Sunday, April 19, 2009

Daimler, Porsche CEOs Head to Shanghai as China Sales Near U.S.

Daimler AG will skip this year’s Tokyo Motor Show, Nissan Motor Co. passed on Frankfurt, Europe’s largest car extravaganza and Porsche SE will bypass Detroit. All will be in Shanghai.

Porsche SE Chief Executive Officer Wendelin Wiedeking will unveil the new Panamera sports sedan in Shanghai. Daimler’s Dieter Zetsche, Volkswagen AG’s Martin Winterkorn and Toyota Motor Corp.’s Katsuaki Watanabe will also be there.

“The hope for every automaker in the world is riding on China,” said Ricon Xia, an analyst at Daiwa Institute of Research (H.K.) Ltd. in Shanghai. “No matter how many difficulties they are facing, they have to be here and the Shanghai Auto Show will be the show for the year.”

A record number of automakers will attend the Shanghai Motor Show, which starts on Monday, as China threatens to usurp the U.S. as the world’s biggest auto market. General Motor Corp.’s China sales surged to a record last month, at the same time its U.S. sales plunged 45 percent.

More than 1,500 companies will attend the show, the most since it started in 1985, said Wang Xia, an official with the organizer. More than 600,000 people are expected to attend the nine-day event at the Shanghai New International EXPO Centre, he said.

“We don’t have enough space and there are people still asking for more,” said Lawrence Lu, executive vice president of Shanghai International Exhibition Co. “A lot of foreign exhibitors can see the potential here.”

Booming Market

China’s vehicle sales have surged an average 20 percent a year in the past decade, making it the biggest market for GM and Volkswagen after their home countries. Still, vehicle ownership per person is one-third the world average and about the level of the U.S. in 1925 and Japan in 1965.

Passenger car sales jumped 10 percent in March to a record 772,400 after the government cut retail taxes and gave subsidies to help rural residents buy vehicles. The growth compares with a 37 percent plunge in the U.S. and a 32 percent decline in Japan.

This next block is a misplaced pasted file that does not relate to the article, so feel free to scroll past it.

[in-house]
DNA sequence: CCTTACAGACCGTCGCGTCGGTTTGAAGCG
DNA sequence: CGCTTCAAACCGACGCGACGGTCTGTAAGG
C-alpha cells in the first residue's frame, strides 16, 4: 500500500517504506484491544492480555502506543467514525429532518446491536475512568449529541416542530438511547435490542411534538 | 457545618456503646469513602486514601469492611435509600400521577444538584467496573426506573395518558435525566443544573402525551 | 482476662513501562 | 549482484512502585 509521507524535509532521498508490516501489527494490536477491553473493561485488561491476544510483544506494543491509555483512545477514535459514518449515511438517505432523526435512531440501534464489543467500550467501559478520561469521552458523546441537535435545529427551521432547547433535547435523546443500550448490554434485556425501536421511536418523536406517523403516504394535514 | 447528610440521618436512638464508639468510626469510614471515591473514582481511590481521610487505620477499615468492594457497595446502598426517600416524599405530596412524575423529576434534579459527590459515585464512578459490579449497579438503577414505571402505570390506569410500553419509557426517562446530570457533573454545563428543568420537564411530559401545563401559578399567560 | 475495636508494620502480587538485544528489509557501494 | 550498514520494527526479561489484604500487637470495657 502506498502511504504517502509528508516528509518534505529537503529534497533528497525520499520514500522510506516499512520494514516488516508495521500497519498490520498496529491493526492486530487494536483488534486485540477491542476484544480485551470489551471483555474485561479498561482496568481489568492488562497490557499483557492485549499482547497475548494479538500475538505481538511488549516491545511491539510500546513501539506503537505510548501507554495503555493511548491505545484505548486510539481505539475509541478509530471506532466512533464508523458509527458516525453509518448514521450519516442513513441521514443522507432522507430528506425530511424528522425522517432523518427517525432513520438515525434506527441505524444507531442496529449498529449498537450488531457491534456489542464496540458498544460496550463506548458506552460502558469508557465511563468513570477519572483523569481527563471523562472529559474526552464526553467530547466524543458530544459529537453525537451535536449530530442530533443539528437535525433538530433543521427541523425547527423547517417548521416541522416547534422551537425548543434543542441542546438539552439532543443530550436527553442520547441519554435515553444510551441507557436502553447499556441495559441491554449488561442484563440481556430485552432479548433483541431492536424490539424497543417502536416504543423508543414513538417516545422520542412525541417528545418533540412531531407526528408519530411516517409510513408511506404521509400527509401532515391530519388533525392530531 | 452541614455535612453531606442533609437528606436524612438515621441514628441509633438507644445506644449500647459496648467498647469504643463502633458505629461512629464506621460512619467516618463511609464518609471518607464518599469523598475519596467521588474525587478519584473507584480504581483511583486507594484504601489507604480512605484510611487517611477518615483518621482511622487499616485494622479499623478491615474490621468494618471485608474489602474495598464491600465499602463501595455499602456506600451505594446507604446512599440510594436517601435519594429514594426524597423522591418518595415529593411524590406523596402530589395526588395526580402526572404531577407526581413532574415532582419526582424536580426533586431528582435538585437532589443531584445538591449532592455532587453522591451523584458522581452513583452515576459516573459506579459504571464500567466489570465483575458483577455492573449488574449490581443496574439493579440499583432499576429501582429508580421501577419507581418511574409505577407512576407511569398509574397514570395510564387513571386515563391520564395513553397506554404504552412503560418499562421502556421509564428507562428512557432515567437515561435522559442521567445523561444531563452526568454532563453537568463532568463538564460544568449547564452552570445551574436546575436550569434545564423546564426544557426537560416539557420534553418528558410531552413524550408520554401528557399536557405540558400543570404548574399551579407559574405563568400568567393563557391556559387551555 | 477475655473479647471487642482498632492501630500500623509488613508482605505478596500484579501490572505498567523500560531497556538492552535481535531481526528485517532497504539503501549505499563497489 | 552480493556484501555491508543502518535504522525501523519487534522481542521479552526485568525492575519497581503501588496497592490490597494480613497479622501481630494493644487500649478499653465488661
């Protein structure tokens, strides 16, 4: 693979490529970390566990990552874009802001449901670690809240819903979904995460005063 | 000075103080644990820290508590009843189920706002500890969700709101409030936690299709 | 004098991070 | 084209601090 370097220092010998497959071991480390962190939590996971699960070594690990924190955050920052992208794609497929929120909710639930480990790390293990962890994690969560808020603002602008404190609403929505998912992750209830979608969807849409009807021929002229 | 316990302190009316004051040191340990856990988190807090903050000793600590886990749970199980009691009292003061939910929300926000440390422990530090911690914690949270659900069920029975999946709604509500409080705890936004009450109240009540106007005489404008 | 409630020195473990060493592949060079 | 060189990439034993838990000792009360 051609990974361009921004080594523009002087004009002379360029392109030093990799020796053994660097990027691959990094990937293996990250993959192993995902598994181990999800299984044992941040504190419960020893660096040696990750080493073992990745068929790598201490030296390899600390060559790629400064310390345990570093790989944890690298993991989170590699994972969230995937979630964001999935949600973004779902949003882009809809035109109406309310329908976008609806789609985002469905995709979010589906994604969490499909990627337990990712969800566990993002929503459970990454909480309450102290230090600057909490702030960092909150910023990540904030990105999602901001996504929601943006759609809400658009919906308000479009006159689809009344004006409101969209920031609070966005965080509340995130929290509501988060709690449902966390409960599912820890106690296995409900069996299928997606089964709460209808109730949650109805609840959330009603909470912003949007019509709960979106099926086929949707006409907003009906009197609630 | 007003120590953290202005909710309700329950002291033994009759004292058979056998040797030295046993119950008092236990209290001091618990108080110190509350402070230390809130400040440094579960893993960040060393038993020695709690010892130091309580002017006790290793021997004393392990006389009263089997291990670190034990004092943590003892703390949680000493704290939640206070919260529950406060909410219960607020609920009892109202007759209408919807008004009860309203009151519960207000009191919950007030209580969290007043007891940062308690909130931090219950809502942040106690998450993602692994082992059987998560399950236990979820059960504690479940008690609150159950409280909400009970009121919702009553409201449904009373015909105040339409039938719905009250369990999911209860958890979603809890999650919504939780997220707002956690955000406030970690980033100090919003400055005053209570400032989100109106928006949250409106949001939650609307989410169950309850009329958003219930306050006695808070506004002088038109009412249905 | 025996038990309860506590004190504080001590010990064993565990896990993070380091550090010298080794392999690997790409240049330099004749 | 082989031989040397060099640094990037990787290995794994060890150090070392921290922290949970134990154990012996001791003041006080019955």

Total auto sales in China may rise to more than 10 million this year, according to the government’s plan to help stimulate vehicle demand. In contrast, CSM Worldwide Inc. slashed its U.S. auto sales forecast for this year to 9.7 million, compared with 13.2 million in 2008 and its initial 2009 forecast of 10.7 million vehicles.

GM, whose U.S. sales plunged 49 percent in the first quarter, doubled its 2009 forecast for China’s market growth as tax cuts and subsidies revived demand. The carmaker will show 37 production and concept models at Shanghai. The company’s CEO, Fritz Henderson, canceled plans to attend the show, due to “business requirements,” GM said in an e-mail.

“General Motors has made a long-term commitment to China,” the automaker’s China president Kevin Wale said April 2. “Despite the challenges that GM and our industry now face, we believe our best years are ahead of us.”

Overseas Expansion

With China set to overtake the U.S. as the world’s largest auto market, Chinese carmakers are looking abroad. Geely Holding Group Co. has been in talks to buy Ford Motor Co.’s Volvo unit for more than a year, according to people familiar with the matter. Ford sold its luxury Jaguar and Land Rover brands to India’s Tata Motors Ltd.

In anticipation of rising sales, foreign automakers are expanding in China even as they close factories and fire workers elsewhere.

Volkswagen, which has invested a total of 6.8 billion euros ($9 billion) in China, aims to add at least four new models a year and double its number of dealers by 2018 to double sales to 2 million vehicles. The carmaker curbed German production in the first quarter and cut 16,500 temporary jobs worldwide.

GM, which plans to shutter 15 factories in the U.S. by 2013, expects to double its sales in China to more than 2 million vehicles a year during the next five years by adding more than 30 new and upgraded models.

Toyota’s Growth

Toyota, which slashed global production by 50 percent in February, still plans to open a factory in the northeastern city of Changchun with partner China FAW Group Corp, said Masahiro Kato, president of Toyota Motor (China) Investment Co.

The plant will increase the Toyota City, Japan-based automaker’s production capacity in China by 11 percent to 1 million vehicles a year.

The company also plans to boost the number of dealerships selling luxury Lexus vehicles in China by a third this year to about 60, said Godfrey Tsang, vice president of Toyota China.

Toyota, together with its partners, will have its biggest ever display at any Chinese auto show with 50 models, the company said in a statement.